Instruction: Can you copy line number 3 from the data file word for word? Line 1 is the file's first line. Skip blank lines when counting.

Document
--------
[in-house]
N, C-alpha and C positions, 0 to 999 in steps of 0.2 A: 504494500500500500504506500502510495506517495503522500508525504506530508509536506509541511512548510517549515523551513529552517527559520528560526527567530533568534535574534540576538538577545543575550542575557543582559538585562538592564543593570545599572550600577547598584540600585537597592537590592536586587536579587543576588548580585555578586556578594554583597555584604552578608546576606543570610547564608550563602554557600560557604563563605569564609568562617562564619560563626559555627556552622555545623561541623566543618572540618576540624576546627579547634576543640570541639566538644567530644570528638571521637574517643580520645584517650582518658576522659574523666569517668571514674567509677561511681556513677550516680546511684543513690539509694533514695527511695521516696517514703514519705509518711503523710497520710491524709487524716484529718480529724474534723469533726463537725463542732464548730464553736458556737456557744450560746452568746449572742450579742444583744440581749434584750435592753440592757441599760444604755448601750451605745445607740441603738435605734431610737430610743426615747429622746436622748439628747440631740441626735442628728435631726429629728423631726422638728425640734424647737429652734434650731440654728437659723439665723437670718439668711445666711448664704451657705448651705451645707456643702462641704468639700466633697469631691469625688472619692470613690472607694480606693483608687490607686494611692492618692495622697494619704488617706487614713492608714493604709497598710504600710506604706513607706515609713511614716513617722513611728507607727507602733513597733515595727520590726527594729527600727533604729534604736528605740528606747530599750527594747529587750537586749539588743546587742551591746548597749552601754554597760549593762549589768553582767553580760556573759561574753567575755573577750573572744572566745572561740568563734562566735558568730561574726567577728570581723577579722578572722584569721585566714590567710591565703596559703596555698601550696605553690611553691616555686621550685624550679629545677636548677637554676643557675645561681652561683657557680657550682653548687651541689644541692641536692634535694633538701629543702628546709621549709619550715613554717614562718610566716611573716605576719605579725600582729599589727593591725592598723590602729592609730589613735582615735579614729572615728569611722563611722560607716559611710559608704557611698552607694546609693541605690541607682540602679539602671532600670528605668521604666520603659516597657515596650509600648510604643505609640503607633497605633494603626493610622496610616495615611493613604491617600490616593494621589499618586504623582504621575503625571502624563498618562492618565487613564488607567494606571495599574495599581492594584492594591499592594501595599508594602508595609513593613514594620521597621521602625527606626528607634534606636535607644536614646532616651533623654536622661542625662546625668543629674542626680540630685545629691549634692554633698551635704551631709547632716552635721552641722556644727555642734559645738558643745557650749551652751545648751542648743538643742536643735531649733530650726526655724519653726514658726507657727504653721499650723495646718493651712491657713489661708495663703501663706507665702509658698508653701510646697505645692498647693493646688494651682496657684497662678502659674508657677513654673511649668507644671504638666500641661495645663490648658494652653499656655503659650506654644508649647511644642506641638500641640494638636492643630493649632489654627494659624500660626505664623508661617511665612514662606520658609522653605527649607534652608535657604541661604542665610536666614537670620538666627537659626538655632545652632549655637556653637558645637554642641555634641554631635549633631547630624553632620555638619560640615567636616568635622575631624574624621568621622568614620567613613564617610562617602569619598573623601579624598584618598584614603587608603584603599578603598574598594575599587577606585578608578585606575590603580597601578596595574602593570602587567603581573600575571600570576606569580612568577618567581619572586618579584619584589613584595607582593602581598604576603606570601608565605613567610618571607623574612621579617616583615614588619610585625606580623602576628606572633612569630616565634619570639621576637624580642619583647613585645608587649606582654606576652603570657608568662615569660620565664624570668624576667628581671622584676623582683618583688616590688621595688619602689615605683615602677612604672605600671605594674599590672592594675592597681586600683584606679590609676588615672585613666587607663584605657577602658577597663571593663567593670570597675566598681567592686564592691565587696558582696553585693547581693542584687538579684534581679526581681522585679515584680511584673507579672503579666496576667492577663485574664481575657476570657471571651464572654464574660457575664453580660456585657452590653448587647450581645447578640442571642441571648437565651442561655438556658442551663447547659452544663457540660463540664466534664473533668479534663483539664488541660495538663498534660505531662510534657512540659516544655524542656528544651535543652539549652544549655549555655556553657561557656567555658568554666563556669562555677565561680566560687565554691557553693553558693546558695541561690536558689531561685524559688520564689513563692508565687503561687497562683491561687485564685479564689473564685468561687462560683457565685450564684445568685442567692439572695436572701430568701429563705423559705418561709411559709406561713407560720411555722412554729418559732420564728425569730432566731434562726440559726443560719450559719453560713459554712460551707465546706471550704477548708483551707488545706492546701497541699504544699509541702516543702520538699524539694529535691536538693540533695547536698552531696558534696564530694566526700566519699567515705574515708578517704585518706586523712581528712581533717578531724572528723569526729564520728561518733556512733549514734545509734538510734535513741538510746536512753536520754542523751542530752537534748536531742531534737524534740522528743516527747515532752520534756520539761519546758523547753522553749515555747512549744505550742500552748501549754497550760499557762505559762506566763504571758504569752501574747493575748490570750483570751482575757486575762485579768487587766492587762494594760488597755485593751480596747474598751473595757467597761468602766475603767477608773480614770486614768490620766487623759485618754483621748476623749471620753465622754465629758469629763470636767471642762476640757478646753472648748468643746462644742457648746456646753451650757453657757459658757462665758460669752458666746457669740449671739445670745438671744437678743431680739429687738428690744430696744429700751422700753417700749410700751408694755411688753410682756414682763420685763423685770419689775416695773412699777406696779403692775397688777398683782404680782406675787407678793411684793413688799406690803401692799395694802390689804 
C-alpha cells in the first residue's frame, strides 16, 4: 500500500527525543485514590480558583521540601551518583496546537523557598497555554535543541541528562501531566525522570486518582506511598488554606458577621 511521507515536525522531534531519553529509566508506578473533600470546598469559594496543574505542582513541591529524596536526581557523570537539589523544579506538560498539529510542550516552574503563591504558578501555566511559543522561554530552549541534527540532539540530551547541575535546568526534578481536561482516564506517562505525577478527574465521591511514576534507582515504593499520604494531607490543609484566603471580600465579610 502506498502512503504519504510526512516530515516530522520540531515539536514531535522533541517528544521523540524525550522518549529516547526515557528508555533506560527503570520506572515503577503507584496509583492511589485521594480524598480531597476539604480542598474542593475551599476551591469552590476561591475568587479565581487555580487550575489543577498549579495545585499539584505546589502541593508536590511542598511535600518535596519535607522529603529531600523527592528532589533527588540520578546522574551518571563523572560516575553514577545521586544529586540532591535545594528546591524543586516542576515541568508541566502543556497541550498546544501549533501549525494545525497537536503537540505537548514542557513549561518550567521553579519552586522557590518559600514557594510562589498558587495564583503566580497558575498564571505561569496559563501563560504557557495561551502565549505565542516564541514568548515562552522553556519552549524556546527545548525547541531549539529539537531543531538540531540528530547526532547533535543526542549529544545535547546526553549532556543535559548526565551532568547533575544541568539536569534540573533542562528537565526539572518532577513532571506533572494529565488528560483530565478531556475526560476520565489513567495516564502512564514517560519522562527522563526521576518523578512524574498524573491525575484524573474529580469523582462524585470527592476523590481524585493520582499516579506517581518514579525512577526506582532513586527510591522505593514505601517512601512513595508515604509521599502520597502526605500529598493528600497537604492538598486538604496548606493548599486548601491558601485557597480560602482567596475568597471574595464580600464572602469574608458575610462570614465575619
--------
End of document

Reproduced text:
C-alpha cells in the first residue's frame, strides 16, 4: 500500500527525543485514590480558583521540601551518583496546537523557598497555554535543541541528562501531566525522570486518582506511598488554606458577621 511521507515536525522531534531519553529509566508506578473533600470546598469559594496543574505542582513541591529524596536526581557523570537539589523544579506538560498539529510542550516552574503563591504558578501555566511559543522561554530552549541534527540532539540530551547541575535546568526534578481536561482516564506517562505525577478527574465521591511514576534507582515504593499520604494531607490543609484566603471580600465579610 502506498502512503504519504510526512516530515516530522520540531515539536514531535522533541517528544521523540524525550522518549529516547526515557528508555533506560527503570520506572515503577503507584496509583492511589485521594480524598480531597476539604480542598474542593475551599476551591469552590476561591475568587479565581487555580487550575489543577498549579495545585499539584505546589502541593508536590511542598511535600518535596519535607522529603529531600523527592528532589533527588540520578546522574551518571563523572560516575553514577545521586544529586540532591535545594528546591524543586516542576515541568508541566502543556497541550498546544501549533501549525494545525497537536503537540505537548514542557513549561518550567521553579519552586522557590518559600514557594510562589498558587495564583503566580497558575498564571505561569496559563501563560504557557495561551502565549505565542516564541514568548515562552522553556519552549524556546527545548525547541531549539529539537531543531538540531540528530547526532547533535543526542549529544545535547546526553549532556543535559548526565551532568547533575544541568539536569534540573533542562528537565526539572518532577513532571506533572494529565488528560483530565478531556475526560476520565489513567495516564502512564514517560519522562527522563526521576518523578512524574498524573491525575484524573474529580469523582462524585470527592476523590481524585493520582499516579506517581518514579525512577526506582532513586527510591522505593514505601517512601512513595508515604509521599502520597502526605500529598493528600497537604492538598486538604496548606493548599486548601491558601485557597480560602482567596475568597471574595464580600464572602469574608458575610462570614465575619